On Subtlety. Meghan O’Gieblyn | Interior States | Anchor | October 2018 | 13 minutes (6,551 words) In ancient Rome, there were certain fabrics so delicate and finely stitched they were called subtilis, literally “underwoven.”
The word—from which came the Old French soutil and the English subtle—often described the gossamer-like material that was used to make veils. I think of organza or the finest blends of silk chiffon, material that is opaque when gathered but sheer when stretched and translucent when held up to the light. Most wedding veils sold today use a special kind of tulle called “bridal illusion,” a term I’ve always loved, as it calls attention to the odd abracadabra of the veil, an accoutrement that is designed to simultaneously reveal and conceal. Potpourri. February 11, 2019 When I was twenty I lived in a studio apartment near downtown Lincoln, Nebraska.
Things Organized Neatly. Notes and Queries in Anthropology. The Mindset Lists of American History. The Mindset List has delighted millions for over a decade about what has “always” or “never” been true for entering college students.
It was created at Beloit College in 1998 to reflect the world view of entering first year students, and started with the members of the class of 2002, born in 1980. What started as a witty way of saying to faculty colleagues “watch your references,” has turned into a globally reported and utilized guide to the intelligent if unprepared adolescent consciousness. It is requested by thousands of readers, reprinted in hundreds of print and electronic publications, and used for a wide variety of purposes.
It immediately caught the imagination of the public, and in the ensuing years, has drawn responses from around the world. This site now gets more than a million hits a year. Why Phone Conversations Are Better Than Texting. Nevertheless, I’m here today to confess my sins and ask forgiveness from all those whose voicemails I have not listened to.
To fully repent, I must make clear what I now know to be the truth: Phone calls are good, actually. One of the best arguments in favor of phone calls will be obvious to anyone who’s ever gone back and forth for three days via email trying to pick a spot for Tuesday’s happy hour. Guhan Subramanian, the director of the Harvard Program on Negotiation, which teaches business- and law-school students the finer points of conflict resolution, argues that spoken conversation accomplishes far more in a shorter amount of time.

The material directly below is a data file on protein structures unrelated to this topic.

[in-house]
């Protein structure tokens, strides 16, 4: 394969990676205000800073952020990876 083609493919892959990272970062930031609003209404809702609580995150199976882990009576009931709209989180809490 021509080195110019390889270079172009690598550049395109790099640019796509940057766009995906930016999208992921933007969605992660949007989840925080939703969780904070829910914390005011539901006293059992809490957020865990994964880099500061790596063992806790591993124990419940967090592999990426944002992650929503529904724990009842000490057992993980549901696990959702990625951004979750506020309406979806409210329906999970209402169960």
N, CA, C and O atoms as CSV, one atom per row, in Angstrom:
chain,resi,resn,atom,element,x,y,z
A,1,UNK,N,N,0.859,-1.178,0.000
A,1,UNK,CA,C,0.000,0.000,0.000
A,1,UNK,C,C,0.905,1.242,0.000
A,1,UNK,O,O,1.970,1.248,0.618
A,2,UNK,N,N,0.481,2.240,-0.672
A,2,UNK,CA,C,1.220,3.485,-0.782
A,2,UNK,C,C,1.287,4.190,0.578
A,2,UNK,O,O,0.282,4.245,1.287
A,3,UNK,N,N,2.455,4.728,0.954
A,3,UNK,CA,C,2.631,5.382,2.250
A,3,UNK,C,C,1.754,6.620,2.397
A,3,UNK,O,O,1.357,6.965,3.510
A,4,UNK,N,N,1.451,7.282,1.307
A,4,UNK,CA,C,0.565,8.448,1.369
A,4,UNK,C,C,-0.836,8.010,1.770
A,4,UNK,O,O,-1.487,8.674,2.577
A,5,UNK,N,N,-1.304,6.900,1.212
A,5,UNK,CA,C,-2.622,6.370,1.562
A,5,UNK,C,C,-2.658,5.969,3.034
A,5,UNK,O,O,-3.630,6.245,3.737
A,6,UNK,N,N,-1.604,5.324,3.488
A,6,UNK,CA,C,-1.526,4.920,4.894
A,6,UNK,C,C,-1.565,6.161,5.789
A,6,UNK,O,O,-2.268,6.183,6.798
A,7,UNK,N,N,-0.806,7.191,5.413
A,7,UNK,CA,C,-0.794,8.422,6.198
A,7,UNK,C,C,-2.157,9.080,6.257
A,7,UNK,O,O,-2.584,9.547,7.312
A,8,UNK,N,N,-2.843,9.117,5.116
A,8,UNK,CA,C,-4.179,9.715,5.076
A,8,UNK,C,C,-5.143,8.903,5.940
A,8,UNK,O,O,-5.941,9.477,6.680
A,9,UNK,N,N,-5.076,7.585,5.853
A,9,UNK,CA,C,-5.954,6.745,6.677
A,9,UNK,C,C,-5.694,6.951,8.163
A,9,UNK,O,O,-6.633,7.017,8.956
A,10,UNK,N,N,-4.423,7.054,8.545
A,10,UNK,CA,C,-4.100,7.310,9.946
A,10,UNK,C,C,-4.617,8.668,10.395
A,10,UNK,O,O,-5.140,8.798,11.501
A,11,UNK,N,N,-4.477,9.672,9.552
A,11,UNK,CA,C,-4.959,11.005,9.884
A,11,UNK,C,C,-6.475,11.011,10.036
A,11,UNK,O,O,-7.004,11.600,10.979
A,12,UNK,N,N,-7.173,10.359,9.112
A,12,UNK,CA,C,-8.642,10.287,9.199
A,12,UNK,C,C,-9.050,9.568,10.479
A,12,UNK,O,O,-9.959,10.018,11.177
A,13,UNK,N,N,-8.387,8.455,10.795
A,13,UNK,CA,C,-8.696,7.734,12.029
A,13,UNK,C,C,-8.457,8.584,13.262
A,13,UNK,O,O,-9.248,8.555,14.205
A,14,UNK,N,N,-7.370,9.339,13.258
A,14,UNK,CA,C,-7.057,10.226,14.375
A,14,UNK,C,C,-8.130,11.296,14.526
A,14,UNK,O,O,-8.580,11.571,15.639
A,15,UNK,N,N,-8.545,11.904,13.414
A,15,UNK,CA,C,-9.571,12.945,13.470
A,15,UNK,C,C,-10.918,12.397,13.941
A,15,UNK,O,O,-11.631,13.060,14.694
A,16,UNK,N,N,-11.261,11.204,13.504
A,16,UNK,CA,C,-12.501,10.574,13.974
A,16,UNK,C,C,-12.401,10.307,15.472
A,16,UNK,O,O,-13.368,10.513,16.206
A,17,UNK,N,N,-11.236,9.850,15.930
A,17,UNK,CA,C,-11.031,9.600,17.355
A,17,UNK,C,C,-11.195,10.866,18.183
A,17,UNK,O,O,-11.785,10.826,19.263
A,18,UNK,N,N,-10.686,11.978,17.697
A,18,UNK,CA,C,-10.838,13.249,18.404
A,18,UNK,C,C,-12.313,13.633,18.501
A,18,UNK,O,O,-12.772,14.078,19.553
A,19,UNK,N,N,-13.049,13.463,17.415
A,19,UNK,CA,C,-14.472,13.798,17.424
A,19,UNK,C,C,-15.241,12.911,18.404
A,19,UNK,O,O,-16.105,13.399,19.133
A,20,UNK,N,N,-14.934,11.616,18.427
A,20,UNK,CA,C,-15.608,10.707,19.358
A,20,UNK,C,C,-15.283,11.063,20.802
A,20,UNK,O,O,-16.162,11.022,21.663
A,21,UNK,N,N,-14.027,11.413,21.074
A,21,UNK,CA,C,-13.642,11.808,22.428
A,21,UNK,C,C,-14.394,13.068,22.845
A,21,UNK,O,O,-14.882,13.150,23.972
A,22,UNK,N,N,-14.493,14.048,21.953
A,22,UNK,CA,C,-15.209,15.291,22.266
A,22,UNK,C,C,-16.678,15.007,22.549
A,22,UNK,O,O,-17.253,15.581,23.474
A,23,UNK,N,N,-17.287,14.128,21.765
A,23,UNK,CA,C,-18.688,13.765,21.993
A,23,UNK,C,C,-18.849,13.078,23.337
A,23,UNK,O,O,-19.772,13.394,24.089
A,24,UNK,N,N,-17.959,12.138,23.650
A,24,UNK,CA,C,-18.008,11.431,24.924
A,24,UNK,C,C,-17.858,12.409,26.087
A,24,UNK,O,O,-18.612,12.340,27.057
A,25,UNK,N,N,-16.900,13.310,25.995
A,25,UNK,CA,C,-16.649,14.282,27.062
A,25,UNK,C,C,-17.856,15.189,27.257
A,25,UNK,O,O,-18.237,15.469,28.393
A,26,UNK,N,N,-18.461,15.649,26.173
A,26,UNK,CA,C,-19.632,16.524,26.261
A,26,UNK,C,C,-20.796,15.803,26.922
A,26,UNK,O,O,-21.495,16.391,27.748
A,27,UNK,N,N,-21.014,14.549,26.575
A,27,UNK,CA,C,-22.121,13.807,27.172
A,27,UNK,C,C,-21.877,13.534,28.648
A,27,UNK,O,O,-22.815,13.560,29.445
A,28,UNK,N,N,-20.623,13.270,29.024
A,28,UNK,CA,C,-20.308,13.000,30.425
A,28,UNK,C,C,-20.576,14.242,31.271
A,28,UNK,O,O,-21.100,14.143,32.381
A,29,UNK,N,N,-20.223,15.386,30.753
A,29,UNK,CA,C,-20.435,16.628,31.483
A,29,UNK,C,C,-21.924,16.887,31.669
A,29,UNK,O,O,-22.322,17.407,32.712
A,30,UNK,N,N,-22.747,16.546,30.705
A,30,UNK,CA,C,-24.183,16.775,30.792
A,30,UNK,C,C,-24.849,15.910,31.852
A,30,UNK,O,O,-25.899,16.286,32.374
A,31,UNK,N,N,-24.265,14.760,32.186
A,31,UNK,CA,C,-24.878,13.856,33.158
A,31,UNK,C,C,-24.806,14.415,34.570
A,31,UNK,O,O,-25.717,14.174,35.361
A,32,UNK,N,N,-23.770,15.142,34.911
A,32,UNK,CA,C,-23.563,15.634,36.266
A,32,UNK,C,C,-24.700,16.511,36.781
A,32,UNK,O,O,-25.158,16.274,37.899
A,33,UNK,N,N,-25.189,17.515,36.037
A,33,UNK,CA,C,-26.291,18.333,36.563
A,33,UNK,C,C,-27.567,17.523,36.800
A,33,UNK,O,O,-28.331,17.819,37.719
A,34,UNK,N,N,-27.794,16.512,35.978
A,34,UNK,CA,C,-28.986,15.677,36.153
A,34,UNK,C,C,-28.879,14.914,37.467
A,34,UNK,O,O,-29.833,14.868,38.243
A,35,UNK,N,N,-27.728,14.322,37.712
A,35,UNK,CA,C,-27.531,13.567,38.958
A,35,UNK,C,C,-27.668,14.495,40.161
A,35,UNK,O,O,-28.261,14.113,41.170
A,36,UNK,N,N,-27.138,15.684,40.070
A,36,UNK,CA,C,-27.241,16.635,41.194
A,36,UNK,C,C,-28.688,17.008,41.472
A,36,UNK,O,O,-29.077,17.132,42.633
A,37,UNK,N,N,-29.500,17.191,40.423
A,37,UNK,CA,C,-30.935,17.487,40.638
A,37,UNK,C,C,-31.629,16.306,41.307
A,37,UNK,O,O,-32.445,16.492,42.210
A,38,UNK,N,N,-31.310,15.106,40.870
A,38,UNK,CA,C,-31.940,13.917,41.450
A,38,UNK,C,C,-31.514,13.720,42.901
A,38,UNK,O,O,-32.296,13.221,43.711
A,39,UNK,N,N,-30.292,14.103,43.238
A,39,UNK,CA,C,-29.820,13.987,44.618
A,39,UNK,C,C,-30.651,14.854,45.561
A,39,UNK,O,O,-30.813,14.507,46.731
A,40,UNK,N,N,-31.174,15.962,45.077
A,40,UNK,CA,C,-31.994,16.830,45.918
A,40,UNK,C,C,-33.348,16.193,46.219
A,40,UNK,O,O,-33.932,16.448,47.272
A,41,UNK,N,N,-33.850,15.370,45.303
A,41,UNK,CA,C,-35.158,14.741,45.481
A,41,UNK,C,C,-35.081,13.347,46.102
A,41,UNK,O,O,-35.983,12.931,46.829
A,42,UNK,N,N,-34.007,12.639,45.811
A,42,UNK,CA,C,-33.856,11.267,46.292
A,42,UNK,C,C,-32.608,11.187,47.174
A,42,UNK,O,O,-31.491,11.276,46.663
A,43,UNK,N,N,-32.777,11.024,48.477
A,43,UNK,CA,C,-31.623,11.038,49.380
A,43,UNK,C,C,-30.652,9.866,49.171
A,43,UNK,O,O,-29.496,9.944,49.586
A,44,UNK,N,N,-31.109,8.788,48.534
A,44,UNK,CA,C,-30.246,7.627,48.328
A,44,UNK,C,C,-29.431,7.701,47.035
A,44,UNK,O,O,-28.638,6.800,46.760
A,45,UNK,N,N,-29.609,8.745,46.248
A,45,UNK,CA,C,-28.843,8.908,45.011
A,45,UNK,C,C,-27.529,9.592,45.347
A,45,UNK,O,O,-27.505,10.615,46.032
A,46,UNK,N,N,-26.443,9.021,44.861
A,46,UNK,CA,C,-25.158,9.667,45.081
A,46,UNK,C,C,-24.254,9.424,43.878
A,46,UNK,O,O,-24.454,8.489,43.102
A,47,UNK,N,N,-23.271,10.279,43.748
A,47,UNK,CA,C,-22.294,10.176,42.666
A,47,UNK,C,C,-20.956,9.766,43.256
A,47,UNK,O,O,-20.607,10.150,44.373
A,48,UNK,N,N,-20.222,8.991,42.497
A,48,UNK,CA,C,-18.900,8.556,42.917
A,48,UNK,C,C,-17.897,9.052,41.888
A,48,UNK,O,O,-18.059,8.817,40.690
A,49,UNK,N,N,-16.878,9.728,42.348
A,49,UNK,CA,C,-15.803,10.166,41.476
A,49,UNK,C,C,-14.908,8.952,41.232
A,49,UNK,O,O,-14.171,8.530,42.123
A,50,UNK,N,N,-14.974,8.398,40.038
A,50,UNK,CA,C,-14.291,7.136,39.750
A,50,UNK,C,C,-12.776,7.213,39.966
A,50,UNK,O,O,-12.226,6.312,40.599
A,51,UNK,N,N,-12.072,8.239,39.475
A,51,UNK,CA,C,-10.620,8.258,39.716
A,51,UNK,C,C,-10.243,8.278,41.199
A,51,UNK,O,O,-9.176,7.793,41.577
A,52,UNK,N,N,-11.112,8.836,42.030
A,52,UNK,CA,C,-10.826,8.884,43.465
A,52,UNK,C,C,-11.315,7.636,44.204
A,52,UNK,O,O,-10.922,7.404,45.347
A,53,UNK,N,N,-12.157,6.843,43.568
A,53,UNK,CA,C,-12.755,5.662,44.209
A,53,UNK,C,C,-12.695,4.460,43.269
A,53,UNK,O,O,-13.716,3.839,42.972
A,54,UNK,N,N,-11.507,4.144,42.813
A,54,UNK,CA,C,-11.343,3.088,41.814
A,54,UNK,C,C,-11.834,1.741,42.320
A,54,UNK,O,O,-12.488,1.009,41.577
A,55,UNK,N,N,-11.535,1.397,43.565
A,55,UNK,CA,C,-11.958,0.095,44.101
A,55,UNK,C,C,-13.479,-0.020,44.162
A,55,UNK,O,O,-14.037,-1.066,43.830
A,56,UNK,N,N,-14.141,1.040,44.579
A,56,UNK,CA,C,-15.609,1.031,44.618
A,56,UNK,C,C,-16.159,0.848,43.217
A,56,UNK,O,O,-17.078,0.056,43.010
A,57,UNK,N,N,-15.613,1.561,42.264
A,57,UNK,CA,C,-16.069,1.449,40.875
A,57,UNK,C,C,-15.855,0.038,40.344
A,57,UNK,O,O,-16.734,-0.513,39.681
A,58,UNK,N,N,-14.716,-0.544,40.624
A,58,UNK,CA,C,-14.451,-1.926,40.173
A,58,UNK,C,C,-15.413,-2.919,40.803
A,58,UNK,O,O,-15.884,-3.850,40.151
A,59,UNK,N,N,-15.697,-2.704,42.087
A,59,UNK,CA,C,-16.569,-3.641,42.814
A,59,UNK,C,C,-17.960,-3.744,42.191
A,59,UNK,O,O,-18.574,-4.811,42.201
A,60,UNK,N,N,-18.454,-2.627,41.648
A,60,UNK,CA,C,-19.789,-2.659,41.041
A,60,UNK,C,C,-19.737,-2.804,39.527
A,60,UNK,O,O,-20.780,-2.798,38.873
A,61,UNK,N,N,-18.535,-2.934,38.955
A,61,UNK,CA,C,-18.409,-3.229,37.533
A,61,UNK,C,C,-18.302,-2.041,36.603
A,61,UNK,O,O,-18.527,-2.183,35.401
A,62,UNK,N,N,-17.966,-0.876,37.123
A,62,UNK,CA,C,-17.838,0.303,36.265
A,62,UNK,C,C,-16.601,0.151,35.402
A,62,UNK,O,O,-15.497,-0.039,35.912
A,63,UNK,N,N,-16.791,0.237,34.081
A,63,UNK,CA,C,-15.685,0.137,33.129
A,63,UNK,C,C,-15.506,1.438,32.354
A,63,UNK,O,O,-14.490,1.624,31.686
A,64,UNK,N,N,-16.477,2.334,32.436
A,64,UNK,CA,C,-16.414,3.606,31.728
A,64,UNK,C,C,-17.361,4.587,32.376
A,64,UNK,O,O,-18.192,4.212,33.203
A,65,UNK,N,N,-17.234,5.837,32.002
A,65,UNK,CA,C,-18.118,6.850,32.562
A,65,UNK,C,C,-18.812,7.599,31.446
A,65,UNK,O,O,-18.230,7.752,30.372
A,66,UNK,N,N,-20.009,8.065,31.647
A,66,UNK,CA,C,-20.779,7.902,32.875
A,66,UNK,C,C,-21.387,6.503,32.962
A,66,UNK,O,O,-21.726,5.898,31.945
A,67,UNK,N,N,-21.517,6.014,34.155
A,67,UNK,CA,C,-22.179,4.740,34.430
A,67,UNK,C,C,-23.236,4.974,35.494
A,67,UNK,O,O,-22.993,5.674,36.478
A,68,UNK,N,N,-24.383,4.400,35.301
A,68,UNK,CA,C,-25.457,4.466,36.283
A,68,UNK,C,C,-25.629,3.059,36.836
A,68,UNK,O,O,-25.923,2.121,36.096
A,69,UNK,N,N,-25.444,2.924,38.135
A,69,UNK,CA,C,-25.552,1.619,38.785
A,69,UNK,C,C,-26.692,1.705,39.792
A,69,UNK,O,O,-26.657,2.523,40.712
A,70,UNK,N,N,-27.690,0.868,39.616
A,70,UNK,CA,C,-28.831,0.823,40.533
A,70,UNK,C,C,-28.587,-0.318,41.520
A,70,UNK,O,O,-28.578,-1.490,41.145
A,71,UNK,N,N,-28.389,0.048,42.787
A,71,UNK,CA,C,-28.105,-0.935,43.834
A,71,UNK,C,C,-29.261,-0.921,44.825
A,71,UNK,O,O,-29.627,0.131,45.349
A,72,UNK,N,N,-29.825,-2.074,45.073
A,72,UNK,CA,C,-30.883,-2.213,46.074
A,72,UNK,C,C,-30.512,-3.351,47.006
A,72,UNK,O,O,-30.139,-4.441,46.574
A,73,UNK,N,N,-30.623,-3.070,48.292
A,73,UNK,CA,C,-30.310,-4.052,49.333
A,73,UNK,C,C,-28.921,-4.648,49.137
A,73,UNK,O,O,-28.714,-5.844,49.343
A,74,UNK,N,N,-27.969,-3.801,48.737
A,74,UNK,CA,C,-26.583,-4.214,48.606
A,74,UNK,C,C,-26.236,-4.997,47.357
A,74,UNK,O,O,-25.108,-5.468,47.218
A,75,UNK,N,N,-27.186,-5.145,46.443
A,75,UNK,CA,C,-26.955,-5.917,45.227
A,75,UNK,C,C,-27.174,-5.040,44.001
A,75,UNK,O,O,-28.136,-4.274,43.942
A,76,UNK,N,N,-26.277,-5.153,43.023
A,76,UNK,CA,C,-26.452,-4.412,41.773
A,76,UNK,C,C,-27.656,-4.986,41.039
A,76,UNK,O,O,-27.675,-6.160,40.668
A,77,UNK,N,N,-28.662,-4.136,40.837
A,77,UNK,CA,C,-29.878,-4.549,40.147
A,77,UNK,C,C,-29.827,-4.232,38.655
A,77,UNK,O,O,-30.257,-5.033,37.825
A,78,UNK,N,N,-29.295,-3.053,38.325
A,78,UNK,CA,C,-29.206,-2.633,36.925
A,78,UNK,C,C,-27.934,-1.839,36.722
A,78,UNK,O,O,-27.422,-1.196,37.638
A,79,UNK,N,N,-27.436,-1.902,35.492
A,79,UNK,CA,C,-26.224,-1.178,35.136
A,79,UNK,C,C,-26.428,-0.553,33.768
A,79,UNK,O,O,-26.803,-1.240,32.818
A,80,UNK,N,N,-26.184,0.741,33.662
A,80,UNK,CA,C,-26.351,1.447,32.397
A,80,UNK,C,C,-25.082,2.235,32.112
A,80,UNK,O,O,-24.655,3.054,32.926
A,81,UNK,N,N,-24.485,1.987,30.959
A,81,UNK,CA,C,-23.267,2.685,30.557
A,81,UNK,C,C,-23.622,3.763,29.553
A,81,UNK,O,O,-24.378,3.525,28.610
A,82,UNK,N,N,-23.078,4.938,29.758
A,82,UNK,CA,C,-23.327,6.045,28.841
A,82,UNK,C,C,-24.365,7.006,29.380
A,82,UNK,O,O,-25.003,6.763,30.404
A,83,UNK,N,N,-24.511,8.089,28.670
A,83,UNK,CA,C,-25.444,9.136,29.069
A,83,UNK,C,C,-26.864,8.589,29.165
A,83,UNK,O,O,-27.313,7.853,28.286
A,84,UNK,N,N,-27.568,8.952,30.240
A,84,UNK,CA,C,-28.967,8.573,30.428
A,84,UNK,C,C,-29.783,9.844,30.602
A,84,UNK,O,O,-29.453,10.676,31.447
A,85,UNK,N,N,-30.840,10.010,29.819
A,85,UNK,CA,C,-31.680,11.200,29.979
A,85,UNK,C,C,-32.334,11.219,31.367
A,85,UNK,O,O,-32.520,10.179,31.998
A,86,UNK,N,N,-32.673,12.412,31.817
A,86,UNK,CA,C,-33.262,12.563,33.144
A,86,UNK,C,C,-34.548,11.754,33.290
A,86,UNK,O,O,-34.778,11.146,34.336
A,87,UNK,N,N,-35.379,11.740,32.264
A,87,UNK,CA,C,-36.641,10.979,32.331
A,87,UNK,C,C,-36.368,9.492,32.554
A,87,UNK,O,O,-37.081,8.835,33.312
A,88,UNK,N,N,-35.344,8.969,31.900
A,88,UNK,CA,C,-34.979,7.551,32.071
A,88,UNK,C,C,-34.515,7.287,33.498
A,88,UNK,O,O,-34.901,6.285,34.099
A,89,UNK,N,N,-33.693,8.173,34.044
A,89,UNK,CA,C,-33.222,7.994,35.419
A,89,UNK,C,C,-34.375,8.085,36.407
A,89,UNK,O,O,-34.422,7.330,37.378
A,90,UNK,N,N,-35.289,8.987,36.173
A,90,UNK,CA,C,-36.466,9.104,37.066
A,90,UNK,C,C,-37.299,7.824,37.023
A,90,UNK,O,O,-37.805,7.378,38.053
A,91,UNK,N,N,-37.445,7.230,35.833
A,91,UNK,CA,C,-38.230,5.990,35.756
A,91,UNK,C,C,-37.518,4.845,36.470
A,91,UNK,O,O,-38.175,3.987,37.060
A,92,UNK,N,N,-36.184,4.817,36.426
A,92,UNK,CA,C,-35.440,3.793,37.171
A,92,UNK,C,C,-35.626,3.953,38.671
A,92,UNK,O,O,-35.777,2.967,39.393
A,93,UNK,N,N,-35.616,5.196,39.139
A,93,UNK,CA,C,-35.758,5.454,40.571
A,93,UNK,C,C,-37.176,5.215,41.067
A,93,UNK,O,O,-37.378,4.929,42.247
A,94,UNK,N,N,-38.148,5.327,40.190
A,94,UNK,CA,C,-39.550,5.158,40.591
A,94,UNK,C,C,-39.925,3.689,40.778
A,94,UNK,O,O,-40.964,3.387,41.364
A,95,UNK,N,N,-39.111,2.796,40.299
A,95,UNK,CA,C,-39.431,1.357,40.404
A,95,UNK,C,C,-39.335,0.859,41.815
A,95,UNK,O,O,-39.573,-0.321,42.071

In any discussion, “people are asking questions, probing, asking follow-up questions,” he says. “It’s obviously a lot easier to do when you’re over the phone or in person, compared to by email or text.” This difference is what first pushed me back to phone calls. I’m not advocating a wholesale rejection of texting in favor of speaking. ... en vue. Artist uses Brainwaves to Manipulate Water. Jane Goodall's GPS interview in full. Etudes. Would You Rather Be Born Smart or Rich? I know, I know, you'd rather be born smart and rich (and charming, and with a lustrous head of hair, and a voice like Michael Bolton's).
But if you had to choose? Chances are, your answer depends on whether you think the U.S. economy is a meritocracy—that intelligence and ambition are more important to lifelong success than the circumstances of your birth. A recent Brookings paper gives reasons for optimism. Over the long term, it finds, smart kids earn more than rich kids. But sadly, there's a big catch. The Brookings paper looked at the relationship between brains, motivation, and economic mobility among a group of youth the government began tracking in 1979.
Brains weren't everything, of course. I know, I know, you'd rather be born smart and rich (and charming, and with a lustrous head of hair, and a voice like Michael Bolton's). A recent Brookings paper gives reasons for optimism. The Learning Festival. Z-Type. Grappling. Gripping. T.ripping. Quotability. *joi de vivre. Revealing. Ripping. Vinyl. The new digital audio workstation. Ripping Vinyl with GNU/Linux. Recently my Dad started sending me pieces of his vinyl record collection.
He has a ton of good stuff from Led Zeppelin to The Beatles and everything in between from 65'-75'. My plan is to archive all the albums to my computer and do some other fancy things with them like converting each track to an MP3, allowing for easy distribution via CD or over the Internet. Below is the process that I used after doing many hours of research on and off line. 1. The EquipmentIn high school I was able to acquire some relatively decent vintage stereo equipment before the prices shot up on eBay in recent years. Technics SL-20 Belt Drive TurntableTechnics SA-110 Stereo ReceiverTechnics SH-8XXX Graphic Equalizer64-Bit Debian GNU/Linux ComputerAll the equipment except the turntable was in excellent condition, but after taking it to Classic Audio Repair in Normal Heights they replaced the RCA cable, belt, checked the speed, and recommended a Grado Green MM cartridge for improved playback.
Vinyl Music Processing under Linux.